Sterilization is a loaded term. Due to the long standing practice of eugenics in the United States (as well as other nations), we most often associate this term with force or coercion. This association is well founded. From Oregon State’s Board of Eugenics, which ran until 1981, to mass compulsory sterilization of people able to become pregnant in Puerto Rico, there are many examples across the US and her territories that demonstrate the widespread proliferation of forced sterilization on uninformed individuals.
Despite this history, the fact still remains; many people who are able to become pregnant do not wish to do so. But, with a dubious history of consent in the field of sterilization, an issue arises: how can we ensure informed consent before sterilization, without limiting bodily autonomy?
Ensuring Consent in Sterilization
Due to the history of coerced sterilization in the United States, specifically the coercion of people of color and individuals with disabilities, sterilization doctors now focus intently on consent before performing the procedure.
The American College of Obstetricians and Gynecologists recommends (ACOG), amongst other guidelines, that OBGYNs “should consider the role of bias in counseling and care recommendations and avoid actions based on biases about race, ethnicity, socioeconomic status, sexual orientation, and motherhood, which can, despite best intentions, affect the interpretation of patients’ requests and influence provision of care.”
Despite this, disparities remain in the field of sterilization, as well as who gets sterilized. The ACOG states that “African American, Native American, and Latina women are 1.2–2 times more likely to have undergone sterilization than white women”. This takes into account controlling for “age, parity, insurance status, marital status, vasectomy use, and a range of other variables”. Likewise, publicly-insured individuals are 1.4 times more likely to be sterilized than privately insured individuals.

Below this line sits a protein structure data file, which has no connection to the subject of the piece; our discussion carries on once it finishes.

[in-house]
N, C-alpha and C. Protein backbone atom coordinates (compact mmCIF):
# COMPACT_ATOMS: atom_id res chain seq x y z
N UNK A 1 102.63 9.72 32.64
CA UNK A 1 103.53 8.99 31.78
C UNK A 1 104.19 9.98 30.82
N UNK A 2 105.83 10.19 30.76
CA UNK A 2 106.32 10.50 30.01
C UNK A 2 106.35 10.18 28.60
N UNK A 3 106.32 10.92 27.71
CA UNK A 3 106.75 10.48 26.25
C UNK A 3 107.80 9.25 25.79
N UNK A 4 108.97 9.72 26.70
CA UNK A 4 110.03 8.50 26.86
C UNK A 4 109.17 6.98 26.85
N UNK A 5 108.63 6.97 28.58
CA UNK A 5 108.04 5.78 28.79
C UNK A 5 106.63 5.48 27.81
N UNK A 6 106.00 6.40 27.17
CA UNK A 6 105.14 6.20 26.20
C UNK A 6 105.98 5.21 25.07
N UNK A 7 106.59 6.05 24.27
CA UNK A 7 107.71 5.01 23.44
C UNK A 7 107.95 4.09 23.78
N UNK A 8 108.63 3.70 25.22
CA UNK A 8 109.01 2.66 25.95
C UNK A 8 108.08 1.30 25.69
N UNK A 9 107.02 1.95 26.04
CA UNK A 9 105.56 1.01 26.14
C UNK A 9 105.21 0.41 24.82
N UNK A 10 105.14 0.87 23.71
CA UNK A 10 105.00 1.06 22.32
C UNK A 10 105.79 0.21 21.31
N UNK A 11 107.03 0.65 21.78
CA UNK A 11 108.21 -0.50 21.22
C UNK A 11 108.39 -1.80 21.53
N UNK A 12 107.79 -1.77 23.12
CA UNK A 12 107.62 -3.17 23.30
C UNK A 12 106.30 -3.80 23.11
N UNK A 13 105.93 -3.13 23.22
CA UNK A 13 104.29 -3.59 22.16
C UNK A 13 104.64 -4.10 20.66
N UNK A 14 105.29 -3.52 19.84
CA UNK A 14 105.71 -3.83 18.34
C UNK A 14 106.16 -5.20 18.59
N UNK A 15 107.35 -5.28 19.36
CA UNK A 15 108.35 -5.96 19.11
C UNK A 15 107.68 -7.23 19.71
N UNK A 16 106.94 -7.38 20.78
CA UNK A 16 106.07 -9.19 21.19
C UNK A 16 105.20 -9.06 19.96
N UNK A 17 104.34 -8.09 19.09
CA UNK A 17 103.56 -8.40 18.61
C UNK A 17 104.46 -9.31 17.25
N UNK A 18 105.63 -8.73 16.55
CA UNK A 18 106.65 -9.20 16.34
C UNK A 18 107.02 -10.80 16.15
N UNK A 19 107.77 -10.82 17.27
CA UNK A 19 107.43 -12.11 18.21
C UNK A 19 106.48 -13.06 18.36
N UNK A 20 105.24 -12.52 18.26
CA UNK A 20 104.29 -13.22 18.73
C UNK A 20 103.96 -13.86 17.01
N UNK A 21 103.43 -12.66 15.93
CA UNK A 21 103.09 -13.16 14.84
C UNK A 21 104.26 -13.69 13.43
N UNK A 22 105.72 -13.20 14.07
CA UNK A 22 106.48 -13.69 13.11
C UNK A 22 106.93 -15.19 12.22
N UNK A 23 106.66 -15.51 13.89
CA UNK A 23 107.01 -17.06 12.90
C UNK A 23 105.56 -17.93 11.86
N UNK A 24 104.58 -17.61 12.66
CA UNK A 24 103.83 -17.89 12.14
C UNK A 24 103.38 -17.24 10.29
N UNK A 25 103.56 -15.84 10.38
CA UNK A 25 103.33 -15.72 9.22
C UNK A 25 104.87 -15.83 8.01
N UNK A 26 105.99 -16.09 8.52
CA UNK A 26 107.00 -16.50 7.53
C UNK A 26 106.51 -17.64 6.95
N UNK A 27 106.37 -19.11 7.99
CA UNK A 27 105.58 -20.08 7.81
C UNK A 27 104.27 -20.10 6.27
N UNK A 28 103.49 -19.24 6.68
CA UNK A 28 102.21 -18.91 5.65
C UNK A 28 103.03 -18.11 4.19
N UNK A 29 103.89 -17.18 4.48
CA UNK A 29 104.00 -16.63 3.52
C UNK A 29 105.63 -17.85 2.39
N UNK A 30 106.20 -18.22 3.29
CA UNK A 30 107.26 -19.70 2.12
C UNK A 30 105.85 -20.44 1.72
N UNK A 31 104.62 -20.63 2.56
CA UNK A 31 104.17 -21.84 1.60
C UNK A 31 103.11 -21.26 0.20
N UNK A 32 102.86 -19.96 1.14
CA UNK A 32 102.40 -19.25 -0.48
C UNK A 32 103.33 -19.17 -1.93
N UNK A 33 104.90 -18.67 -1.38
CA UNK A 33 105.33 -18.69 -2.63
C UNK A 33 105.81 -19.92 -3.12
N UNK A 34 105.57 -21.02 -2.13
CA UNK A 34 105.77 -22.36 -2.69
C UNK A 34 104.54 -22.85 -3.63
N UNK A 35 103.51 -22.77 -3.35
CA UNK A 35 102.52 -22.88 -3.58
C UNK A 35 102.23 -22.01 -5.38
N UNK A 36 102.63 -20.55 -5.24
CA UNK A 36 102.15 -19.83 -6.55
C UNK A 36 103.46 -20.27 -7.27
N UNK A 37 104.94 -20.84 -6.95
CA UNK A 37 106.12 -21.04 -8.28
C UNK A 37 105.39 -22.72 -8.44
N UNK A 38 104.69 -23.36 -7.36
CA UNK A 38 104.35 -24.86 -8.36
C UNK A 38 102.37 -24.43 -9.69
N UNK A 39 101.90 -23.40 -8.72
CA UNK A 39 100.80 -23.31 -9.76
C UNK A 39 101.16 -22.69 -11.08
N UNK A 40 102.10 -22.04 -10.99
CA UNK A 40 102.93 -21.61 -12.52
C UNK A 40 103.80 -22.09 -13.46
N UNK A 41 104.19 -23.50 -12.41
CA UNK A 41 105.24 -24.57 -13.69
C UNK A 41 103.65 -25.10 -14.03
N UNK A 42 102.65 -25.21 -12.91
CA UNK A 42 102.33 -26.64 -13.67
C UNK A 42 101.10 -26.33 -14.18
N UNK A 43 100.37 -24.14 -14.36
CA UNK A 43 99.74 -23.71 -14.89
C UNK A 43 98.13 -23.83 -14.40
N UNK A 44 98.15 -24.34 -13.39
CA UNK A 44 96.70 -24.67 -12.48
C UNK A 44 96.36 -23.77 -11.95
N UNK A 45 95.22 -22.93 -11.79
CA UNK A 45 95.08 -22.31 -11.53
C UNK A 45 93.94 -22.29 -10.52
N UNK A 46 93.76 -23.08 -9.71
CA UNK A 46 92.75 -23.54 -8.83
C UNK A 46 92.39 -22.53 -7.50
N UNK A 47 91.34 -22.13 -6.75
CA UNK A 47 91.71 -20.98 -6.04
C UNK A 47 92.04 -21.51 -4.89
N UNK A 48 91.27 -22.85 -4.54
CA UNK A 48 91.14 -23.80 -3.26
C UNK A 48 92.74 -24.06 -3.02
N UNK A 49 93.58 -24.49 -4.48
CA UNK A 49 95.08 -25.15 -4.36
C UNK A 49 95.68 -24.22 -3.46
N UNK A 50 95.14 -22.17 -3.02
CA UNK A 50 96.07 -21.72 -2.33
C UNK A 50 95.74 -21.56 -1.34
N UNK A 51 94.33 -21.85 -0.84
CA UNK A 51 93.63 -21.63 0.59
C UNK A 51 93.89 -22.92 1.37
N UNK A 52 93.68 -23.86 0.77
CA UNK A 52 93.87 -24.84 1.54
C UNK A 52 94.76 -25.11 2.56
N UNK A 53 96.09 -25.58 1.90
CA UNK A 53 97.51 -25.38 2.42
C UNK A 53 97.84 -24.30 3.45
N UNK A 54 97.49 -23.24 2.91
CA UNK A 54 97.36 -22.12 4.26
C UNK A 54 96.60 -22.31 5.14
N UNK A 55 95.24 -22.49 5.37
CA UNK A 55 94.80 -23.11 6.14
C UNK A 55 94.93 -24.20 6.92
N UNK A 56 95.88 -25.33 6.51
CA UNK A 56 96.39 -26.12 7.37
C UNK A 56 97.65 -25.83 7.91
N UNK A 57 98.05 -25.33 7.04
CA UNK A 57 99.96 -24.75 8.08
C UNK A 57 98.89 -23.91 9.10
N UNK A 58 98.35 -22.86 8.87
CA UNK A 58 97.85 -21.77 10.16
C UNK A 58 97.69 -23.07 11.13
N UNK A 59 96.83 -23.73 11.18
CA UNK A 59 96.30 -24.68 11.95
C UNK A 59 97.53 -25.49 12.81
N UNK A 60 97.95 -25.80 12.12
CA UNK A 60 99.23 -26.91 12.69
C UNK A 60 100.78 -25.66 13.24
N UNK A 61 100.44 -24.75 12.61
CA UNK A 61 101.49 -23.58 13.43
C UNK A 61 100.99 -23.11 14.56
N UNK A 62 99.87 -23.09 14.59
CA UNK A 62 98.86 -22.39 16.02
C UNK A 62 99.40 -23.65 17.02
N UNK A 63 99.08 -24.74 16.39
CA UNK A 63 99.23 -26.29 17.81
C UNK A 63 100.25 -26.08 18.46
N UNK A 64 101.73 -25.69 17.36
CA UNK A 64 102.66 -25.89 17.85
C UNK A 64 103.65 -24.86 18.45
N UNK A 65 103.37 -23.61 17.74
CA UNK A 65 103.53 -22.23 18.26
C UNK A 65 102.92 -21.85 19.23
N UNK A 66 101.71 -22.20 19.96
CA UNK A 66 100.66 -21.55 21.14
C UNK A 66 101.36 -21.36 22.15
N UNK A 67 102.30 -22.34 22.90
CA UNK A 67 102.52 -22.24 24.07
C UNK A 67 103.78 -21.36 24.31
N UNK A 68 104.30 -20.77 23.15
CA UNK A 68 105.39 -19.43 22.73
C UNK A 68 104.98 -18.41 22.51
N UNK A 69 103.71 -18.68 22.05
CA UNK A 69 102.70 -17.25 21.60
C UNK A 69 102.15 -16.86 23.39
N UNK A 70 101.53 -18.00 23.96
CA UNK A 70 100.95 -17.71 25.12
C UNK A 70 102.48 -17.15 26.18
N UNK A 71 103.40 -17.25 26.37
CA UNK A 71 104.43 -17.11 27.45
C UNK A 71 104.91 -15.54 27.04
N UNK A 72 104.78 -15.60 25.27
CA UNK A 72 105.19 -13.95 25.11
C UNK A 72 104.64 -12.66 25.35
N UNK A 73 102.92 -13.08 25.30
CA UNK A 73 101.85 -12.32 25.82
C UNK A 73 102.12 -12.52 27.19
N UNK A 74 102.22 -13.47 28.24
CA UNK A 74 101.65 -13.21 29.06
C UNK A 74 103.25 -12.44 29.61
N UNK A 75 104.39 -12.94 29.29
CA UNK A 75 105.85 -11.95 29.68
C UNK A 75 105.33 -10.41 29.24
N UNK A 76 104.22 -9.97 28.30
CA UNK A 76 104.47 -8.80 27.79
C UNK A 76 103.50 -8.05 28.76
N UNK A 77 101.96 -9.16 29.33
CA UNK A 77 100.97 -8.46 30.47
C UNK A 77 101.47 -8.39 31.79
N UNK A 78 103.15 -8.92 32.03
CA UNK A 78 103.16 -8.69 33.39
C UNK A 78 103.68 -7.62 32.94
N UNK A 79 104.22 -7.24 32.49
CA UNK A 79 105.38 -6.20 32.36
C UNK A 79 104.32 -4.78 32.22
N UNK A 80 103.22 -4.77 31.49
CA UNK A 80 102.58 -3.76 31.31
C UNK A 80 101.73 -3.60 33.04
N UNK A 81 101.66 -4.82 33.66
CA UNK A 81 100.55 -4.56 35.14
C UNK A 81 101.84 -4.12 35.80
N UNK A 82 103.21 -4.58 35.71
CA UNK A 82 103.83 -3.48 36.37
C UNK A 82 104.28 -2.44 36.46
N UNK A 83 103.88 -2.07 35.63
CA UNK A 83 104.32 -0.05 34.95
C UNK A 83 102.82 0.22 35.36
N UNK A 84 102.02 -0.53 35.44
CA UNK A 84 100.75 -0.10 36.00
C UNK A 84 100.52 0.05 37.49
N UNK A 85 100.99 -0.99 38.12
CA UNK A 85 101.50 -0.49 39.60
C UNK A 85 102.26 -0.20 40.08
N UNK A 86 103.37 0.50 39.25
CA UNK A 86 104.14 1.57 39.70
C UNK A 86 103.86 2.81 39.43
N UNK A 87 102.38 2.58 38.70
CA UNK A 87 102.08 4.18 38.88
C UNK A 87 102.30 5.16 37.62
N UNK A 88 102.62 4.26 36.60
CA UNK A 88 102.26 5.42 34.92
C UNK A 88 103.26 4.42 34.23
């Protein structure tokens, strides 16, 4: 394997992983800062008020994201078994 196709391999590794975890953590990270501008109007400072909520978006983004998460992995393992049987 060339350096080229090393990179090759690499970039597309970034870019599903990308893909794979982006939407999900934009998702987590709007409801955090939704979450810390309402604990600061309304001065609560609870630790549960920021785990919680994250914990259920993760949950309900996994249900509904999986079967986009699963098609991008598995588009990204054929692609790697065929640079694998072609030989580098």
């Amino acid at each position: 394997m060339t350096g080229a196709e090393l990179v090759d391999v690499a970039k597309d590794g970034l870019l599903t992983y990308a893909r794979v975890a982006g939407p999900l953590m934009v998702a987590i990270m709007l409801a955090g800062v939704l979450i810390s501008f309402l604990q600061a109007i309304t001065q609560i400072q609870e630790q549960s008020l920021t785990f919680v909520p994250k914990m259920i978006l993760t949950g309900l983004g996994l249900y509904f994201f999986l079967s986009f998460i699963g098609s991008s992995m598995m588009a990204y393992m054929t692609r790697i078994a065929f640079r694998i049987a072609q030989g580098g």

Though there are many factors that impact these numbers, socio-economic standing has much to do with who chooses sterilization. Individuals who have more resources will have fewer consequences of unwanted pregnancies. However, for those who cannot risk pregnancy due to financial reasons, certainty can be essential. The correlation can also be related to a lack of birth control education and availability within certain communities.
Public Funding Restrictions
With many public insurance users choosing sterilization, the Medicaid funding of sterilizations can also be examined. The US Library of Natural Medicine states that individuals seeking publicly funded sterilization must undergo a 30 day waiting period. It also requires that the patient be “at least 21 years old” and “mentally competent”; however, this stipulation is found nowhere in the case of vasectomies.
Unsurprisingly, due to the final nature of sterilization, the healthcare system takes the issue – and consent for it – very seriously. However, with a history of malpractice, eugenics, and coercion, and so many demographic disparities impacting who receives sterilization, it is important that all fields of reproductive rights give equal importance to both consent and autonomy.
For more, visit: https://www.acog.org/clinical/clinical-guidance/committee-opinion/articles/2017/04/sterilization-of-women-ethical-issues-and-considerations
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